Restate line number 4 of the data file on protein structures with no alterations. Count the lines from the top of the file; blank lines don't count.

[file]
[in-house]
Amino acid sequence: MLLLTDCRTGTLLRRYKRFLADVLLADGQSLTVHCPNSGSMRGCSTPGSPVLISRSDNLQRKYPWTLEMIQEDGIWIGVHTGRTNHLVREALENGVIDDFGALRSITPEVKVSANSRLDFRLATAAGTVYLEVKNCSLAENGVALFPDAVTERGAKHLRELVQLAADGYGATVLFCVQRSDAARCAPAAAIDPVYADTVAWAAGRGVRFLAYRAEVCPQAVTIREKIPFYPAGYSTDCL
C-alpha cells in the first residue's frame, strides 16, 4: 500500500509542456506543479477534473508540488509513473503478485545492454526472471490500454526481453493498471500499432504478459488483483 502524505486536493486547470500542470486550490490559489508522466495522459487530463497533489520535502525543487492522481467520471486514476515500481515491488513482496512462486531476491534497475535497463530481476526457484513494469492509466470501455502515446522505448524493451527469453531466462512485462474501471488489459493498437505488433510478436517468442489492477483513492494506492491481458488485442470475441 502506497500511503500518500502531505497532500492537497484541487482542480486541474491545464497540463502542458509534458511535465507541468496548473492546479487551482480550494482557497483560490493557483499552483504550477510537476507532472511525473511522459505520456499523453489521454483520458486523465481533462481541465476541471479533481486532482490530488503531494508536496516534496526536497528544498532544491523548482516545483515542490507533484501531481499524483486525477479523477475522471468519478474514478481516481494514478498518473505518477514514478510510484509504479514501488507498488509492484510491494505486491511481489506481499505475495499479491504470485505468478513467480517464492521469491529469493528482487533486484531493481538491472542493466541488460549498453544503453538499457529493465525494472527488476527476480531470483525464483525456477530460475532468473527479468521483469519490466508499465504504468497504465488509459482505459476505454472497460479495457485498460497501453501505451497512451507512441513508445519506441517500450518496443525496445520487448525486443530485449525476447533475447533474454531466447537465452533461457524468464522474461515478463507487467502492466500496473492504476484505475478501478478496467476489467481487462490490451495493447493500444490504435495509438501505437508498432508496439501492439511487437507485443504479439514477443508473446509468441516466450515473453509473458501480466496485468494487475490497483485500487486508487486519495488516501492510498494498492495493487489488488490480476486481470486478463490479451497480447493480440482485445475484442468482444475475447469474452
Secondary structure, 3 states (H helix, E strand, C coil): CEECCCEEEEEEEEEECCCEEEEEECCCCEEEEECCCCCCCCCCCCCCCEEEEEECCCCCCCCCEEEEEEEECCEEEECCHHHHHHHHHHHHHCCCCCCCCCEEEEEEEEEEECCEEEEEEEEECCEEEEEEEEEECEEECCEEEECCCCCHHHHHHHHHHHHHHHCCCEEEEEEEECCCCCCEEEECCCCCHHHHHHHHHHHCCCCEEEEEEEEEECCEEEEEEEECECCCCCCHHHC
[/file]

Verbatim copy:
Secondary structure, 3 states (H helix, E strand, C coil): CEECCCEEEEEEEEEECCCEEEEEECCCCEEEEECCCCCCCCCCCCCCCEEEEEECCCCCCCCCEEEEEEEECCEEEECCHHHHHHHHHHHHHCCCCCCCCCEEEEEEEEEEECCEEEEEEEEECCEEEEEEEEEECEEECCEEEECCCCCHHHHHHHHHHHHHHHCCCEEEEEEEECCCCCCEEEECCCCCHHHHHHHHHHHCCCCEEEEEEEEEECCEEEEEEEECECCCCCCHHHC